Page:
But all of the above doesn’t do justice to the participative dimension of the film—during the short narratives that Joe tells Seligman, it is the question of veracity rather than the picaresque erotic adventures which fascinates the viewer. We become the investigators, never fully identified with Joe or Seligman, trying to see through their lies: Seligman claims to be Jewish, yet his wall shows a Christian Orthodox icon. And while he tells Joe that he is asexual, the lecherousness deep in his voice and the eagerness with which he spurs her on betray his further, darker intent—as much as his sexual frustration and the limits of his super-ego. Joe, for that matter, could be lying too, but it is her ambiguity which makes her titillating: as she recounts, in a fragile, almost angelic voice, a story that is so utterly comedic and implausible, it seems as though most of it is pure fabrication. This is allegorized in the way a bruised and beat-up Charlotte Gainsbourg projects herself as the young Stacy Martin. Phony and hokey, the dialogues also constantly remind us of the falseness and pretenses of the characters: Joe, for instance, often delivers her story in an impeccable English, but will pause at words pronounced by Seligman that she couldn’t possibly not know otherwise, yet sheepishly insisting that she doesn’t, inviting more pedantic elaborations from the older man. But it isn’t the lies she tells so much as the story she never reveals which give the film its psychoanalytical interpretive key: if it seems quite clear that Joe didn’t have a fraction of the sexual experiences she professes to, the question of her loving, idealized father’s role (Christian Slater) in shaping her psychosexual profile remains suspended. But its presence, the poetic lyricism of the early years, clearly idealized and contradicted by the father’s dark delirium on his deathbed and Joe’s lubricating at the sight of it, elegantly suggests Freudian explanations without actually bringing them to the fore, eliding and leaving heavily pregnant the incestuous, melodramatic cliché. Constantly going from lies and fabrications to the next, all the while feebly explained and ‘boxed up’ by Seligman, the film allegorizes the manipulative and enticing nature of cinema itself: a constant work of deception and engulfment to which we develop a fetishistic and libidinal attraction.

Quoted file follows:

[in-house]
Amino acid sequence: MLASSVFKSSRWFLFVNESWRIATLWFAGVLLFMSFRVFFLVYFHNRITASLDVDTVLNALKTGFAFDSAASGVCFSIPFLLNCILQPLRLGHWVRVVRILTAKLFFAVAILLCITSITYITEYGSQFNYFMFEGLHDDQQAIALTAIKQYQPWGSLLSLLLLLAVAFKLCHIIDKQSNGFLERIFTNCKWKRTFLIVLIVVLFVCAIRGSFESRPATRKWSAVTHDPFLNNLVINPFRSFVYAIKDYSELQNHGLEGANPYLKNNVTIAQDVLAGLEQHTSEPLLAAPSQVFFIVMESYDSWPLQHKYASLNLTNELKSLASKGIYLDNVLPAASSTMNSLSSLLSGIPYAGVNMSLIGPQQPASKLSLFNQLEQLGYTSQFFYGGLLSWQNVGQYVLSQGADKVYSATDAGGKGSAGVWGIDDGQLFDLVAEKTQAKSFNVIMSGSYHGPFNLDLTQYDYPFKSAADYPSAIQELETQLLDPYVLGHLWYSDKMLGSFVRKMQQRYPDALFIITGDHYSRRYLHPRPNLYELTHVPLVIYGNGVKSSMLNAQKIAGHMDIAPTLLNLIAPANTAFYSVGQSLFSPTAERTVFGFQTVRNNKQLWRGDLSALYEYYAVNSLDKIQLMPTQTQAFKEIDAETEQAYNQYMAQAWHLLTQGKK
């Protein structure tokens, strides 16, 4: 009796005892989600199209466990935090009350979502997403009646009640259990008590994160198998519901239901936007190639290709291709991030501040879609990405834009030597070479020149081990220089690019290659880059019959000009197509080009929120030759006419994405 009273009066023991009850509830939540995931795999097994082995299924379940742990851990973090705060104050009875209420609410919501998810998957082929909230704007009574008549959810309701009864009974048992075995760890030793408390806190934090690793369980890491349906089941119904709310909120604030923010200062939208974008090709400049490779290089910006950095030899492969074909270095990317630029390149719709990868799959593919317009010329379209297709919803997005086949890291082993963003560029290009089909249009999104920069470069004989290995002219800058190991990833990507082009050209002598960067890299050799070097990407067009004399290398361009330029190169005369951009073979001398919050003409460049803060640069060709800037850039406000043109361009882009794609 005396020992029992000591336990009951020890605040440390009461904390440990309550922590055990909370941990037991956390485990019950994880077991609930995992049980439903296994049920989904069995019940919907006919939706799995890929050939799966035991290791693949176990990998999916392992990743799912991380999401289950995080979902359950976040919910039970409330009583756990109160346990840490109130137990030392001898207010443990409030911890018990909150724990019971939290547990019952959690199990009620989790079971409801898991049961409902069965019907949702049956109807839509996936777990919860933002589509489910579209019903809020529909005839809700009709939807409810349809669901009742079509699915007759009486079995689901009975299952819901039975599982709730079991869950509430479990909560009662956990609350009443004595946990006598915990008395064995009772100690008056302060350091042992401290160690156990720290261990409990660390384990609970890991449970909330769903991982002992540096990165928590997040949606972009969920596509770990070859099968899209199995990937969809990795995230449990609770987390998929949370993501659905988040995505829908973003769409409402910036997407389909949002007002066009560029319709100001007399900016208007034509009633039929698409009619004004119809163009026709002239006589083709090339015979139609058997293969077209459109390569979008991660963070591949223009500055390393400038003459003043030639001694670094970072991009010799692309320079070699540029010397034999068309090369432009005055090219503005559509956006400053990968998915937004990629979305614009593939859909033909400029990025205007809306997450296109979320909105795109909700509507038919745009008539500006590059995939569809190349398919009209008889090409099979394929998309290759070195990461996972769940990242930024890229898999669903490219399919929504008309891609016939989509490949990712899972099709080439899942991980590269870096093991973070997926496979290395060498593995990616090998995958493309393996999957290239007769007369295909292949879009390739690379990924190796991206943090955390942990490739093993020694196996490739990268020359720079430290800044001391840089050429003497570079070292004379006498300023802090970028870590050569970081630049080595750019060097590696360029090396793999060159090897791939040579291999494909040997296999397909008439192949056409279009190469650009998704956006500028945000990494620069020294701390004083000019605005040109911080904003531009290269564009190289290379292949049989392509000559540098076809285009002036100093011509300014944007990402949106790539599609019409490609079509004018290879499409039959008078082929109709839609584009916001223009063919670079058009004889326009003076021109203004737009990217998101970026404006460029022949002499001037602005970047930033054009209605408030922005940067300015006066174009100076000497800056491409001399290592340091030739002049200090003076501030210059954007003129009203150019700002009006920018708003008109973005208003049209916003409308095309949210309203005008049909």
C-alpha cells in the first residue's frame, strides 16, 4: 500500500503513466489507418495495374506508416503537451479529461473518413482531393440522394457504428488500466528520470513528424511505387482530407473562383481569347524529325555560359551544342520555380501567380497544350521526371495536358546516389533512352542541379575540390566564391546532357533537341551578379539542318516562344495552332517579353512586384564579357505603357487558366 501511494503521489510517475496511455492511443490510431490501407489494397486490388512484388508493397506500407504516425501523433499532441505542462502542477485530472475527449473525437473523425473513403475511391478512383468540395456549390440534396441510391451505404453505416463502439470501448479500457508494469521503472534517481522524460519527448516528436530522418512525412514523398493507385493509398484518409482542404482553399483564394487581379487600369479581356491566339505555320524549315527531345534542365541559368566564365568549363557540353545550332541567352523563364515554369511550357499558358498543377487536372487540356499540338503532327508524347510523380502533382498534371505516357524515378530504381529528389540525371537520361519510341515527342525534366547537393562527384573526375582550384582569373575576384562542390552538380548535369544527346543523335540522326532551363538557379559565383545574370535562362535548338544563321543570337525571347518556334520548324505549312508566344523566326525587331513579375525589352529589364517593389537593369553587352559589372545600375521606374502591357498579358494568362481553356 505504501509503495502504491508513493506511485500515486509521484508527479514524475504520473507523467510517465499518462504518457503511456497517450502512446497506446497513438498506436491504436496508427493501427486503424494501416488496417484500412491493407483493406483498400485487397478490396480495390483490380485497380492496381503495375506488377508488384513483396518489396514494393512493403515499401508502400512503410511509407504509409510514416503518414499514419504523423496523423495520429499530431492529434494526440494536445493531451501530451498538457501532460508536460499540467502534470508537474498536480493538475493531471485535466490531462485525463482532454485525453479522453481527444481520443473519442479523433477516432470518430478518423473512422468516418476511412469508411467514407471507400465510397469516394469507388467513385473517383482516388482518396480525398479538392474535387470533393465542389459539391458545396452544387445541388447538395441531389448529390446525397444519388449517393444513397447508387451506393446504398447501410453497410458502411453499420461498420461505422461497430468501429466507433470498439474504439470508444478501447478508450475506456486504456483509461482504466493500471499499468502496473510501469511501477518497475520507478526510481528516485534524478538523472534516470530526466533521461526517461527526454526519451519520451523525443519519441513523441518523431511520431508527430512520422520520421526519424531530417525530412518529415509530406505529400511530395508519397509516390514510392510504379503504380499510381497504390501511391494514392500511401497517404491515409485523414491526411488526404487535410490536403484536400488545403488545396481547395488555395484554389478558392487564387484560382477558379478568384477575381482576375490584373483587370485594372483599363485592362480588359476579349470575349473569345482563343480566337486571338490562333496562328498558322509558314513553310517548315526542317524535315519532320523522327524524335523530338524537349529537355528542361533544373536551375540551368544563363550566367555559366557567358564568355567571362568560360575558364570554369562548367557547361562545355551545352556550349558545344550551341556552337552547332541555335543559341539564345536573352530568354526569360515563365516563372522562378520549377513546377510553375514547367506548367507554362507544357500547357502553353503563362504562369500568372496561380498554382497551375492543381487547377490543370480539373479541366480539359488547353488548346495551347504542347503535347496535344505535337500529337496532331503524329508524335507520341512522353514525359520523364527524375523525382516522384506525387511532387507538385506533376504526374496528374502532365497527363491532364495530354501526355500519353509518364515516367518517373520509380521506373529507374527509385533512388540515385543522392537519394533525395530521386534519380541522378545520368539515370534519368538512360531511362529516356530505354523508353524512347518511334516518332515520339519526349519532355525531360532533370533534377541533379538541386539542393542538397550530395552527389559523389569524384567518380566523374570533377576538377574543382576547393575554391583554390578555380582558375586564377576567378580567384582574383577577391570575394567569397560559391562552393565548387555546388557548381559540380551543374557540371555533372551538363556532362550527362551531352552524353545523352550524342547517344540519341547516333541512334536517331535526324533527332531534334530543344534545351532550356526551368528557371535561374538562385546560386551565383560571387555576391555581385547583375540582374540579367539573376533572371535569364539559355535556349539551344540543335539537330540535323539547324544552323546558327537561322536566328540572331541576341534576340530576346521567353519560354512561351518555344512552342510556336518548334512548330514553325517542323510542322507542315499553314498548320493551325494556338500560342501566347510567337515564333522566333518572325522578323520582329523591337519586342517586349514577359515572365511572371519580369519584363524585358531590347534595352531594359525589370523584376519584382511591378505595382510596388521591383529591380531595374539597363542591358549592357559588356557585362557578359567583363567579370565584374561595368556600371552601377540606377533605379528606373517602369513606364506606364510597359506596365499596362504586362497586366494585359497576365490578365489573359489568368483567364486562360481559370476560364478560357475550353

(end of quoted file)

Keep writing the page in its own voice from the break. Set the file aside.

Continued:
Those disparaging critics who derided the film as pretentious and boring are at once spot-on and dead wrong. Nymph()maniac cultivates boredom like the greatest works of modern literature did: with relish and distinction. This distinguished ennui becomes utterly fascinating as we are forced to contemplate the very fabric of the film, indeed becoming its writers instead of the readers of the film. This participative stance is invigorating, and has seldom been witnessed in recent art-house cinema, harking back to the great triumphs of the 1960s, but with von Trier’s added postmodern gimmicky pauses, which are indeed pretentious but also endearing in the way in which they unmask the mad hatter that is the director, all the while keeping us guessing as to what this wildly original and creative mind is made of—perhaps a mixture of childish imagination and cruelty with the maturity and weathered perversion of a (dirty) old man, itself referenced in the constant ebb and flow in the narrative between youth and jaded middle-age. And this is becoming insofar as the film narratizes the life of a proxy for the filmmaker, Joe being about von Trier’s age at the time of the making of the film, moving from the adorable child to the rugged, beat-up adult who lives in a world of dangerous fantasy. The scenes involving Joe as a child, for that matter, play to the music of Shostakovich’s jazz waltz, used most memorably in another faux sexy thriller, Eyes Wide Shut, but more to the point here, in von Trier’s remarkably kitsch commercial directed in the early 90s for the French insurance company CNP, where a child traverses several decades and becomes an adult in a faux one-take lateral tracking shot.